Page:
Safe Kids Head Counts Coming May 11th

Posted on April 1, 2004

The counts of helmets and unhelmeted riders that local Safe Kids coalitions have been working on for some months will be tabulated and ready for a big announcement on May 11th. Bell Sports, who funded the study, has lined up Lance Armstrong's mother to make the announcement. This will be a significant new piece of data, since it represents the only national helmet use survey ever attempted using actual head counts, and should be a considerably more accurate than other methods.


New Studies on Concussion

Posted on November 7, 2003

Two new studies have appeared in medical journals in October that may enable a new approach to helmet standards. One in the journal Neurosurgery. It is the first article reporting on ongoing research to pinpoint both the level of impact and the injury mechanisms involved in concussing football players. It is beginning to establish the impact threshold of concussions, a long-debated parameter that holds back the development of better anti-concussion helmets. You can read the abstract on the Neurosurgery Web page. An excellent article on the study appeared in the November 7, 2003 Washington Post. More data should be available soon from another study of football players at Virginia Tech, where helmets have been instrumented to provide impact readings during games. Here is the abstract from a later Neurosurgery article, and a search on their Web site.

The second study was performed at Wayne State University, and has been reported at an October conference of IRCOBI, the International Research Council on the Biomechanics of Impact. It used new techniques to track targets within impacted cadaver heads to establish the dynamics of the brain's reaction to impacts. There is no substitute in this case for seeing the presentation of results, since the movement of the reference points shows an amazing and non-uniform movement of brain parts. This research is a start in a new direction for understanding how brains are injured.

Both the these studies are major advances in understanding the injury mechanisms that helmets must prevent, and should lead to better helmets and better helmet standards in coming years.


Safe Kids to survey helmet use

Posted on September 5, 2003

The National Safe Kids Campaign is launching a major project to survey helmet use across the US. Safe Kids currently is enrolling 34 of its state coalitions and actively recruiting to cover the rest. The study will be based on field observations, actually counting helmets on heads, and should be far more accurate than estimates based on telephone surveys. BHSI has been participating in the working group developing the survey instrument and methodology. Results should be available at the end of 2003. For more information, contact Beth-Ellen Cody, MPH Manager, Injury Epidemiology, National SAFE KIDS Campaign at bcody@safekids.org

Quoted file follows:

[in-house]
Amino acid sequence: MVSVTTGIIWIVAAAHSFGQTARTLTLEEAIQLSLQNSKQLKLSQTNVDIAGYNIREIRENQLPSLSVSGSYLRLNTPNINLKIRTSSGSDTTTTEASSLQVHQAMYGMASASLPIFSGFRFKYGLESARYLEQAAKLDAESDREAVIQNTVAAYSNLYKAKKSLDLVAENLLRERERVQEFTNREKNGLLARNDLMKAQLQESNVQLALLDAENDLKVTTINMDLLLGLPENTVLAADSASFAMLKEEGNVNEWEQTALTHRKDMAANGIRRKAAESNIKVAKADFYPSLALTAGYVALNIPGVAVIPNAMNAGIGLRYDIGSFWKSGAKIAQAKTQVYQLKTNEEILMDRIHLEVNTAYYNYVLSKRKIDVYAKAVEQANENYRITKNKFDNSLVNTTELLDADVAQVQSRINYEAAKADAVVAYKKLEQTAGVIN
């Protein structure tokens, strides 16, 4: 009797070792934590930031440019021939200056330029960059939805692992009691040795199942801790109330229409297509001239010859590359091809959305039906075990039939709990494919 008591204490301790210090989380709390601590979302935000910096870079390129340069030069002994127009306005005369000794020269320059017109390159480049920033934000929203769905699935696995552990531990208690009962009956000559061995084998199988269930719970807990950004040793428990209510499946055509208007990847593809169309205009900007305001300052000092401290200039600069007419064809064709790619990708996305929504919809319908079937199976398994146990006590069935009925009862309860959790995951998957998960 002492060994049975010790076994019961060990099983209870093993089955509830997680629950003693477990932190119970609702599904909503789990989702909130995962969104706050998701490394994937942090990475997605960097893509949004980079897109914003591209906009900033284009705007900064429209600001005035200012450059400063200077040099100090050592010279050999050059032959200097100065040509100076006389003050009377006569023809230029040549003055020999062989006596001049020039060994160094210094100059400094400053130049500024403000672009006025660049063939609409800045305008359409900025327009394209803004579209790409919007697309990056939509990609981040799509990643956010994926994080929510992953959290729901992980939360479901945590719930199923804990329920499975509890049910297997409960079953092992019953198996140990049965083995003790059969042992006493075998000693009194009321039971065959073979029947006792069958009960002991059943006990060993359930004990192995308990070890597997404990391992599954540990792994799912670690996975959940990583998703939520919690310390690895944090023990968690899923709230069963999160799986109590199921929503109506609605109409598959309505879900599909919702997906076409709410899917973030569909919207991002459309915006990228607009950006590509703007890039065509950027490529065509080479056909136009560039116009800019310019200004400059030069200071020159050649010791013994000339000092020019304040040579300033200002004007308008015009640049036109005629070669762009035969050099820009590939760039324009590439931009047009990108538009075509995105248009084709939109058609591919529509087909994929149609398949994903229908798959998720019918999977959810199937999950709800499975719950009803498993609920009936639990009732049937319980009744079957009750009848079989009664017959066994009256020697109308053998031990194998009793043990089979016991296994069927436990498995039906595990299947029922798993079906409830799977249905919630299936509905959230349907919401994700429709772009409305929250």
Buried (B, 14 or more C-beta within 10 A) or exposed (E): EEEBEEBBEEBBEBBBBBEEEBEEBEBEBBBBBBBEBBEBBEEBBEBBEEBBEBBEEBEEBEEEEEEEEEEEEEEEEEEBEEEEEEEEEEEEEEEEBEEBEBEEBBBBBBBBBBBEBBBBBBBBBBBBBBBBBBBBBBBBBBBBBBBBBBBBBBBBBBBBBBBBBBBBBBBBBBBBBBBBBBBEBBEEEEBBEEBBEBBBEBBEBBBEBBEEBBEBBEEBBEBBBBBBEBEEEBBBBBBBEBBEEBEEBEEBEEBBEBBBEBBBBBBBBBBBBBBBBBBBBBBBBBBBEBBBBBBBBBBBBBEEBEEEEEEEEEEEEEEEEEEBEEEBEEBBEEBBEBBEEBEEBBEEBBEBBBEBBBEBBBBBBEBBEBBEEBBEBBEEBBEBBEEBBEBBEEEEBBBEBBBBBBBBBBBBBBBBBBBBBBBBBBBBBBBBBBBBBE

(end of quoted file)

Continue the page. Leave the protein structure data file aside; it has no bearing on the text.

Study shows helmet fit problems

Posted on August 18, 2003

A study by pediatricians in Falmouth, Massachusetts, tested the ability of kids and parents to fit bicycle helmets. It concluded that most did not fit them well. In fact, the results were dismal, with only 4 per cent passing the study's standards for fit and condition. Even if you find some of their criteria too stringent, a full 80 per cent failed the basic stability part of the assessment, a one inch movement front to back and side to side. That corresponds to what we hear from the field from bike rodeo fitters and others who deal with kids who come to events with badly fitted helmets or helmets in poor condition.

Fit is indeed a problem for all ages, not just for kids. Utimately the responsibility for helmets that are too hard to fit rests with the manufacturer, since 80 per cent or more of the users can't be wrong! For more analysis see our page on the study.


Helmet law extended to Seattle

Posted on July 22nd

King County in Washington State has long had a bike helmet law, but it did not cover the City of Seattle. Following a resolution of the Seattle City Council in June, the Board of Health has now extended the law to cover the City as well. We have added the new info to our helmet laws page.


ANSI publicly adopts ASTM bike helmet standards

Posted on July 17th

In an article posted on their Web site on July 16th, ANSI has for the first time acknowledged publicly that their bicycle helmet standards are now the ASTM bike helmet standards, referring to them as ANSI/ASTM standards. They are a few years behind, using the 1999 version of the ASTM F 1447 bicycle helmet standard, but that's a major improvement.